Among the varied plates in the David Knights-Whittome collection are a large number of military portraits. In the process of scanning and cataloguing these glass plates we have noticed a disproportionately large contingent of Royal Fusiliers – recognisable by their distinctive cap badge. Not all of these have yet been researched but from those which have, it seems apparent that many do not necessarily have an obvious link to the local area. As more information is being added to our database we are also noticing patterns in the dates attached to these plates which seem to suggest that a number of soldiers seemingly from the same battalion may have been photographed on the same day. One explanation behind this is that Knights-Whittome may have batch-photographed a number of battalions stationed locally before they were shipped out to their postings. The discovery by one of our volunteers of a book in which Knights-Whittome’s advertising campaign targeting these soldiers is documented backs this theory up. Today, project volunteer Kathy Nichols explores this theory in a little more detail with specific reference to two plates from the collection.
“There are thousands of hundred year old portraits in the process of being brought back into the light by the Knights-Whittome Photographic Project. Today we’re considering some which show proud, fresh faced young soldiers; perhaps with a hint of trepidation in their eyes. Each one is wearing the uniform of the Royal Fusiliers, most of them wearing a cap with the regiment’s badge. It features a flaming grenade with a crown at the base of the flames and on the grenade a Tudor Rose surrounded by the motto of the Royal Order of the Garter, “Honi soit qui mal y pense” (“shame on him who thinks evil of it”).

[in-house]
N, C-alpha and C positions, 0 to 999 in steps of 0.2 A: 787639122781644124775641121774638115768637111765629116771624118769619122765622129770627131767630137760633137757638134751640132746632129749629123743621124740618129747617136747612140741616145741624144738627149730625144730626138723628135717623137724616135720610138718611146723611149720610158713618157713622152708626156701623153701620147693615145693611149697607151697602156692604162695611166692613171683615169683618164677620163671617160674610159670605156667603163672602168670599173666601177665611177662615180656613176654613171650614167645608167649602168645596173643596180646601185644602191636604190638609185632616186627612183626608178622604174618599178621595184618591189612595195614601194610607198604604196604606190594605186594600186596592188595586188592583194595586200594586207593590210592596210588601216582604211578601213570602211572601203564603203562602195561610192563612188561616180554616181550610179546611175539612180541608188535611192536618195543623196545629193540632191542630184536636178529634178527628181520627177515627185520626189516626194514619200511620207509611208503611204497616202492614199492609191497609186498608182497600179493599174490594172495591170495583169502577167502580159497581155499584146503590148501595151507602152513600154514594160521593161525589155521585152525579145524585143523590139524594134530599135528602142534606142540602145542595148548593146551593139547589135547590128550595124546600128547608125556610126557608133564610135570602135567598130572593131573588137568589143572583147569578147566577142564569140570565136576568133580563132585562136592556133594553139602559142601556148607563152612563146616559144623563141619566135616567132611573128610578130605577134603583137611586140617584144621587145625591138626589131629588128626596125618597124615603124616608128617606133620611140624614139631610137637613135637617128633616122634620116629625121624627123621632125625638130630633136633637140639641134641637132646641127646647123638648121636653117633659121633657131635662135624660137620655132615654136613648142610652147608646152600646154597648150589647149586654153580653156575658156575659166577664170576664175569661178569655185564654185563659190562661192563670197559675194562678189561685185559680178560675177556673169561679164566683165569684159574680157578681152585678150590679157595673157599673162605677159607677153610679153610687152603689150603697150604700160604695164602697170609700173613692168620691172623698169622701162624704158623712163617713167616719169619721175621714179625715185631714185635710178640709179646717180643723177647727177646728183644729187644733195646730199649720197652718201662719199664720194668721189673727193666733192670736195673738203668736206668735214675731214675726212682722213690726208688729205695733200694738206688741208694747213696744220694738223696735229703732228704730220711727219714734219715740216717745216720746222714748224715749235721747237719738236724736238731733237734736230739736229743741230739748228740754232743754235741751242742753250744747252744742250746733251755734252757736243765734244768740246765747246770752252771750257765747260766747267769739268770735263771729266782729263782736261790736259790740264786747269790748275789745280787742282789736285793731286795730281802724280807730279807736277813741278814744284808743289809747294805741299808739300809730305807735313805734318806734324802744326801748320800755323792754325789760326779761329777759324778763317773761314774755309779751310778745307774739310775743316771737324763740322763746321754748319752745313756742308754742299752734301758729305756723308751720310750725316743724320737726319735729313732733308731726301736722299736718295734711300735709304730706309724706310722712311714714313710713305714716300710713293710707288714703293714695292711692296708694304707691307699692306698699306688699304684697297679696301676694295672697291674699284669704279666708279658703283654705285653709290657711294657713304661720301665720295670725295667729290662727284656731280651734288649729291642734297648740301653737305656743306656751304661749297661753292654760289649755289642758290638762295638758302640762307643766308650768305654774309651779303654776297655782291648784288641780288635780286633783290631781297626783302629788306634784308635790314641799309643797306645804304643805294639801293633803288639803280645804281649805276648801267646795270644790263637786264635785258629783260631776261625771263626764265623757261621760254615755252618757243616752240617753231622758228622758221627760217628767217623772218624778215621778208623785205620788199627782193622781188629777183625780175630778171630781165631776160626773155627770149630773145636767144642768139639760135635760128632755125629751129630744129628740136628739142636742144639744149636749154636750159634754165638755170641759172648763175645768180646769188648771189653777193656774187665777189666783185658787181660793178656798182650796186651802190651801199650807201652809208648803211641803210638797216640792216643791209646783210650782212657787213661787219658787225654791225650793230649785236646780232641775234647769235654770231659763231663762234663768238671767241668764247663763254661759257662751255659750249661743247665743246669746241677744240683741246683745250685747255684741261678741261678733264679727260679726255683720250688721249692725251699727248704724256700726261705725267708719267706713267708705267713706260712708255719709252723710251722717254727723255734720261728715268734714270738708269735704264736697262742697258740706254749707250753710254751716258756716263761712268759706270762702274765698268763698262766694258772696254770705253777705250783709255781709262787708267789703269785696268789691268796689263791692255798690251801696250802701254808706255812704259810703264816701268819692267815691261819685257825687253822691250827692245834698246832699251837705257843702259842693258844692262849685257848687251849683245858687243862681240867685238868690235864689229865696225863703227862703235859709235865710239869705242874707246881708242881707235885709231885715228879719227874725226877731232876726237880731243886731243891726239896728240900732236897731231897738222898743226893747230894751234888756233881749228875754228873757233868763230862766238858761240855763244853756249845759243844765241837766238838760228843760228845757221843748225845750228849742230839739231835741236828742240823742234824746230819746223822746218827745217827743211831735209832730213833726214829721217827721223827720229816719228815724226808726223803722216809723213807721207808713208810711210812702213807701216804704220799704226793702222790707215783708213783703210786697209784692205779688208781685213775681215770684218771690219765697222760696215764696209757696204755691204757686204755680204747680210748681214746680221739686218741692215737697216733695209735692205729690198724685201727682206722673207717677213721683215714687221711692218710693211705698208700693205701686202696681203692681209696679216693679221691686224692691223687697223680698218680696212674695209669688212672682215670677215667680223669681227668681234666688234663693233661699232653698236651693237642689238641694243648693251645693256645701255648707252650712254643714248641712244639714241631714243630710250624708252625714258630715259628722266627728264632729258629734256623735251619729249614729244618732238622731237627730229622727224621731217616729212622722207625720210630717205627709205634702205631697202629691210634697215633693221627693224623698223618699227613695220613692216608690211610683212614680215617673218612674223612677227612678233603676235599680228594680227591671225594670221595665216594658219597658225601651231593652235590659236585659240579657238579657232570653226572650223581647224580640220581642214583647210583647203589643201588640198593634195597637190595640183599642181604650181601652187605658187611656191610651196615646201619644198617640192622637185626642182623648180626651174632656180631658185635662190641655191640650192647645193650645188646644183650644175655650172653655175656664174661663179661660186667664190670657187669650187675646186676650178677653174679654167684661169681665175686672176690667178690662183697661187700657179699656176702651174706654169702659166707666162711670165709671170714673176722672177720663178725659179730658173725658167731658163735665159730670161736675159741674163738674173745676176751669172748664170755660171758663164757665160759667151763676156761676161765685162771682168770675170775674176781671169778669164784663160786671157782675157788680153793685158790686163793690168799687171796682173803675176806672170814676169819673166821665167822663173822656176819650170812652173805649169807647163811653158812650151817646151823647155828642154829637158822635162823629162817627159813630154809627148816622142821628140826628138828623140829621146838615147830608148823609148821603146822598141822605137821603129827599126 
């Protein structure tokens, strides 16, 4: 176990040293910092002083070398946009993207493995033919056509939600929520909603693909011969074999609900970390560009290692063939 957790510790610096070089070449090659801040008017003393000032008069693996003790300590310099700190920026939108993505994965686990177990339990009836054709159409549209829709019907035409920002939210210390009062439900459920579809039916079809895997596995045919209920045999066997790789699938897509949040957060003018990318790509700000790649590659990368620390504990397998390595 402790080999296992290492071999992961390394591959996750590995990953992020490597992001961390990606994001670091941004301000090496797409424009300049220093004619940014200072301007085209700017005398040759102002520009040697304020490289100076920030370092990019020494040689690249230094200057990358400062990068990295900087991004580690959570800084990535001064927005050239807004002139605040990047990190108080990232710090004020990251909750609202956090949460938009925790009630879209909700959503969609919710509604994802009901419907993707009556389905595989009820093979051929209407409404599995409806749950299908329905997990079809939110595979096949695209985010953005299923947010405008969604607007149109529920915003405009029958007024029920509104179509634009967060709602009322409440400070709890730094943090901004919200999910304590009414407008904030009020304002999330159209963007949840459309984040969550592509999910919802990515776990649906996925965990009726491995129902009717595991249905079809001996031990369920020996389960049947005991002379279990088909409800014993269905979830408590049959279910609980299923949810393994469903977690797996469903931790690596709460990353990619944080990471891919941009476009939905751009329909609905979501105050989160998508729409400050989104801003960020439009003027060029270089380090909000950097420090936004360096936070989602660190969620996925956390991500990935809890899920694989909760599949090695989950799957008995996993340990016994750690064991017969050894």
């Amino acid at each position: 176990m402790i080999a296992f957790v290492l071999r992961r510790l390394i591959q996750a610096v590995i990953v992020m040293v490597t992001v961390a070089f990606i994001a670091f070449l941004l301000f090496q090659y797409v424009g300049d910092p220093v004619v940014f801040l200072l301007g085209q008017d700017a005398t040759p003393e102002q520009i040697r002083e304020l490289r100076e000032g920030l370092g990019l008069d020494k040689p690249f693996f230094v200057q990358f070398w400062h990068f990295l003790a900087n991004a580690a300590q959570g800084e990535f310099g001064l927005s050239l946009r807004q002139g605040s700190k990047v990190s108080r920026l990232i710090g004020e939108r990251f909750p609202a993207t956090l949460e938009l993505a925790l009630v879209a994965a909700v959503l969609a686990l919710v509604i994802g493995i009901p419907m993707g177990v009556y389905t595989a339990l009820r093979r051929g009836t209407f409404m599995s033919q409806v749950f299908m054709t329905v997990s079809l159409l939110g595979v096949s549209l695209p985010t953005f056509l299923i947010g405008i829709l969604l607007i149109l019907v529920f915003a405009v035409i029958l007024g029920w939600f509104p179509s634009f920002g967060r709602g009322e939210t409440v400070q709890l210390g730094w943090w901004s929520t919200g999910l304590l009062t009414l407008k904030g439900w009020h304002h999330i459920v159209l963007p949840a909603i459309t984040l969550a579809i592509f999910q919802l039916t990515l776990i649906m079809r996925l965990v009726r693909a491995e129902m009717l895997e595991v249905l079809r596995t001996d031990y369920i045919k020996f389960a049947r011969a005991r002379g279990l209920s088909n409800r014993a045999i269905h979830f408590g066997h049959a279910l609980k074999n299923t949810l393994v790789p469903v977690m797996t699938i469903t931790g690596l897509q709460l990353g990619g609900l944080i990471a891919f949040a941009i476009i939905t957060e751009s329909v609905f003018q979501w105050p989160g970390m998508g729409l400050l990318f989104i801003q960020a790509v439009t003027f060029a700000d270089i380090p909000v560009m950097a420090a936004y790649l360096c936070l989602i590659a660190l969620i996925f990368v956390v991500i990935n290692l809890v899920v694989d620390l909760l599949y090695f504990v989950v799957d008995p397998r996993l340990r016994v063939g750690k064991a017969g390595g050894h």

A little digging around on the internet unearths the fact that there were four battalions of the Royal Fusiliers based at Woodcote Park near Epsom between February 1915 and May 1915. They were battalions from the University and Public Schools Brigade. This brigade was formed at Epsom in September 1914. They weren’t just Surrey or London men; the brigade recruited volunteer University and Public School men from towns all over England and also Aberystwyth and Edinburgh. In fact volunteers were sought from all the universities and public schools of the Empire. They had to be between the ages of 19 and 35 (or 45 if they had previous experience as a soldier).
Roughly 8,250 of them arrived at Epsom on 18th September 1914. At first they were billeted in Epsom, Ashtead and Leatherhead but when the army camp was ready at Woodcote Park they moved there and became the 18th, 19th, 20th and 21st service battalions of the Royal Fusiliers. The Epsom and Ewell History Explorer website documents the establishment of the park in detail.
After undergoing basic training many of these men received commissions as officers in other regiments or parts of the armed services because it was believed at the time that the best type of person to provide leadership was a well-educated gentleman.”
Editors note: A publication entitled ‘Wartime in a Surrey Town’ by Trevor White describes just how local businesses in Epsom benefited from the influx of the UPS brigade.
in April (1914) it was announced that one hundred and seventy thousand pounds had been spent – by the War Office – in billeting the U.P.S. Brigade. Each ‘billetrix’ or landlady received twenty-four shillings a week for each man billeted in her home. There was a brief time of prosperity in parts of the town not previously noted for prosperity… Advertisements sparse in newspapers before 1914 suddenly became more numerous… In seven different typefaces Mr. D. Knights-Whittome trumpeted DO IT NOW! for a photographic appointment under the same conditions he had used at Windsor Castle. (Mr. Whittome was open until 9pm, 20% discount to those in uniform).